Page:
5 (transitive start someone off) informal to make someone get angry, or start laughing, by saying something: Don't mention Steve's name to Jenny; it'll only start her off! | start sb off doing sth: David's remarks started the girls off giggling.
start sb on sth phrasal verb (T) to make someone start doing something regularly, especially because it will be good for them: We started Gemma on solid foods when she was four months old. start on sth phrasal verb (T) to begin doing something or using something: Let's start on the wine shall we? | I guess it's time we started on the packing. start on at sb phrasal verb (T) to begin criticizing someone or complaining to them about something: Ray's wife started on at him about how he spent too much time in the pub. start over phrasal verb (I) AmE to start doing something again from the beginning, especially because you want to do it better: If you make a mistake when you're keying, just press delete and start over. 2 noun
1 OF AN ACTIVITY/EVENT (countable usually singular) the beginning of an activity or event or the point at which it starts to develop
(+ of): This fighting marked the start of more widespread civil unrest. | We arrived late and missed the start of the film. | (right) from the start: We've had problems with this project right from the start. | from start to finish: The concert was a fiasco from start to finish. | get off to a good/bad start (=begin well or badly): Chelsea got off to a good start, beating their opponents 5-0.
2 OF A PERIOD OF TIME (countable usually singular) the beginning of a fixed period of time: the start of the year/day/season: The start of the season was marred by the awful weather. | get off to a good/bad start: The day got off to a bad start when I missesd the train.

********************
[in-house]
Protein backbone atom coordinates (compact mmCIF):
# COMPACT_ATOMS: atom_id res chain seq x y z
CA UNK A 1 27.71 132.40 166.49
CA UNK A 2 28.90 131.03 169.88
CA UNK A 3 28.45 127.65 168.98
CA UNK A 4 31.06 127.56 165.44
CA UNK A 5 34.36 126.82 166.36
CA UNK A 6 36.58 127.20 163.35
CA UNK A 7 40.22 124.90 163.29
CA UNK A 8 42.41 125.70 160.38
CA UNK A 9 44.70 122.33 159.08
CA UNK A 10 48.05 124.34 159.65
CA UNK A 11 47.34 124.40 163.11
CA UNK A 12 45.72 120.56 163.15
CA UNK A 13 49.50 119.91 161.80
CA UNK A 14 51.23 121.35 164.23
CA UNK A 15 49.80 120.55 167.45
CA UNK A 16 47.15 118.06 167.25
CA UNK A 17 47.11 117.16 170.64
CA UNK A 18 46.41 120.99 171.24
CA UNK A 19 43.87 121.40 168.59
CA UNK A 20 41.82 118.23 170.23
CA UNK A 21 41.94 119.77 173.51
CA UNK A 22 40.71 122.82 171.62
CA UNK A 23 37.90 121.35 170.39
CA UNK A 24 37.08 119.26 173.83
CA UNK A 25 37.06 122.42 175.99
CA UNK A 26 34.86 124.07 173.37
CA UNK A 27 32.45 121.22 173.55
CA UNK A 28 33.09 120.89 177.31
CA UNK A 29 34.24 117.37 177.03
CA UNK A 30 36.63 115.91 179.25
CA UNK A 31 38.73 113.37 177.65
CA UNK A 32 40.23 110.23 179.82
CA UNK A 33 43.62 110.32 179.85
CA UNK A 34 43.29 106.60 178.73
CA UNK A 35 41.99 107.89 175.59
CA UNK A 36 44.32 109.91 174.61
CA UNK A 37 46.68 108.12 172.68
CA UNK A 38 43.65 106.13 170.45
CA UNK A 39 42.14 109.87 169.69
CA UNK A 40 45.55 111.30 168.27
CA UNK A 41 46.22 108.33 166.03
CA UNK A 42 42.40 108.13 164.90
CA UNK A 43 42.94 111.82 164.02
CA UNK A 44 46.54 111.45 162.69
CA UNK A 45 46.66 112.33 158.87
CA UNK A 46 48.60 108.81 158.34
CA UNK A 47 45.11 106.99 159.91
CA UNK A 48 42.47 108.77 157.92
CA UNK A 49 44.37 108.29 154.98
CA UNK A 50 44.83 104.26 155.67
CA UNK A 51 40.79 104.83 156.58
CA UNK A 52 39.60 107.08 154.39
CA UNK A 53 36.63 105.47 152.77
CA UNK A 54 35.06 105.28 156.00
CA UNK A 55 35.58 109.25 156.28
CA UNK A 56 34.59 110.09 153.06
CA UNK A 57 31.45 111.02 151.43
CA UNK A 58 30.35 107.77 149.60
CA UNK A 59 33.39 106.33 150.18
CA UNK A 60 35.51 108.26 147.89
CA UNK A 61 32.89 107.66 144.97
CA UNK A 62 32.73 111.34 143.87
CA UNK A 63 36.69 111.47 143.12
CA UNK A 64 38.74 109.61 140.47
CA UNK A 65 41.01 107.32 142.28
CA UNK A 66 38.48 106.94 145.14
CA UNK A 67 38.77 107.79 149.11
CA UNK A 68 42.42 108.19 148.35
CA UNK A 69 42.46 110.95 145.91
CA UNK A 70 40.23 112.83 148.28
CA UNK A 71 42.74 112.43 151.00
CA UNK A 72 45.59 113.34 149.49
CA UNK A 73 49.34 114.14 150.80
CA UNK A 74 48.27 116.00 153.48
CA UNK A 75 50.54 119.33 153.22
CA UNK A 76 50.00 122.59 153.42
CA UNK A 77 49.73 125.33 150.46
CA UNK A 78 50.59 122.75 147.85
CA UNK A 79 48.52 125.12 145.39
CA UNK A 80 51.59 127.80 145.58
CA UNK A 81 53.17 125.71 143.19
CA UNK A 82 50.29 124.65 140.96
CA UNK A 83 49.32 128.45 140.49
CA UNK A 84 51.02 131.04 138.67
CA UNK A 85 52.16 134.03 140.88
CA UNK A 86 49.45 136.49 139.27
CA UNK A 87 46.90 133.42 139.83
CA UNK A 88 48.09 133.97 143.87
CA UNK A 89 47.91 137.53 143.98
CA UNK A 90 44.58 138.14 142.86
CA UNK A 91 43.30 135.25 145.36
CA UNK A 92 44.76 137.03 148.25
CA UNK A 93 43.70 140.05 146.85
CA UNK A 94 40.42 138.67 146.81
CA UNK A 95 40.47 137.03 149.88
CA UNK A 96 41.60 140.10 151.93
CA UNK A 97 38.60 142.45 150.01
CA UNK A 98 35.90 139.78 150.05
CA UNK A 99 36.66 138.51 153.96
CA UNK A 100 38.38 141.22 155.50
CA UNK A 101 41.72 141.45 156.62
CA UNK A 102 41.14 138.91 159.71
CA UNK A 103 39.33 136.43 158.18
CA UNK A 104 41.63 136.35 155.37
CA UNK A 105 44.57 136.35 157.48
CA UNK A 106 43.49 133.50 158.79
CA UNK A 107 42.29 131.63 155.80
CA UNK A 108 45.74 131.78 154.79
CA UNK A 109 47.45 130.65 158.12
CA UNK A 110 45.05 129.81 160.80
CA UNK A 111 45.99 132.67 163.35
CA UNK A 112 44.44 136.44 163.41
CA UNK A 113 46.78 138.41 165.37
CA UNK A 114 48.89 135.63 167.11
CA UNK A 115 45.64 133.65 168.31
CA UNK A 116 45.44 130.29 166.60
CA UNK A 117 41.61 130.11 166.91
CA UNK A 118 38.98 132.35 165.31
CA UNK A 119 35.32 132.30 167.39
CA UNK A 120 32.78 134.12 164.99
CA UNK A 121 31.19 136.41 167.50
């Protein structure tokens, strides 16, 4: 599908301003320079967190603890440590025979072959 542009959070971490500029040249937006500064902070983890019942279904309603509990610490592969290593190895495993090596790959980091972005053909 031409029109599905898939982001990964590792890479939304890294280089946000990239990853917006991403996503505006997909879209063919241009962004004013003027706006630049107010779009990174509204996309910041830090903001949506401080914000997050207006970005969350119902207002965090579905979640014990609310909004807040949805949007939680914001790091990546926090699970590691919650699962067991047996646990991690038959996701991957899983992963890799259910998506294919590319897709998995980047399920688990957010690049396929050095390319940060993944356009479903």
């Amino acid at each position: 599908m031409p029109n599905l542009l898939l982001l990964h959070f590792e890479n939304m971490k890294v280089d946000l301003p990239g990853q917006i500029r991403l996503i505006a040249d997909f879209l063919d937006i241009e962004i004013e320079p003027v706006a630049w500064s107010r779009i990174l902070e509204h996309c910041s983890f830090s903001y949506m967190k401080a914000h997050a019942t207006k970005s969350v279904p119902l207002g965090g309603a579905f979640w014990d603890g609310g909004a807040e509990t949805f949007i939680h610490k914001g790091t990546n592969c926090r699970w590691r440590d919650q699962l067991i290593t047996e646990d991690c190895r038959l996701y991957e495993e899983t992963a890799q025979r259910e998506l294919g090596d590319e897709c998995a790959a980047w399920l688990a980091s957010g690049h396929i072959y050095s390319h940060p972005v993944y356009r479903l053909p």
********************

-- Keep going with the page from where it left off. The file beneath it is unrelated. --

3 make a start (on sth) to begin doing something: I guess it's time I made a start on the housework.
4 SPORT the start the place where a race begins: The horses were all lined up at the start.
5 ADVANTAGE (countable usually singular) a situation in which you have an advantage over other people: George was grateful to his parents for the start they'd given him. | a start in life (=things that will help you to succeed in life): Naturally we want to give our kids the best possible start in life.
6 IN A RACE/COMPETITION (countable usually singular) the amount of time or space by which one person is ahead of another, especially in a race or competition: They decided to give the younger boys a sixty metre start.
(+ on): The prisoners had a three hour start on their pursuers.
7 SUDDEN MOVEMENT (singular) a sudden movement of the body, usually caused by fear or surprise: with a start: Ted woke up with a start and felt for the light switch. | give you a start (=frighten or surprise you): The sound of footsteps gave me quite a start..
8 for a start used to emphasize the first of a list of facts or opinions you are stating: Vincent should never have been picked for the team; for a start he has not had enough experience.
—see also: false start, in/by fits and starts fit 3 (6)

Longman dictionary of contemporary English. 2004.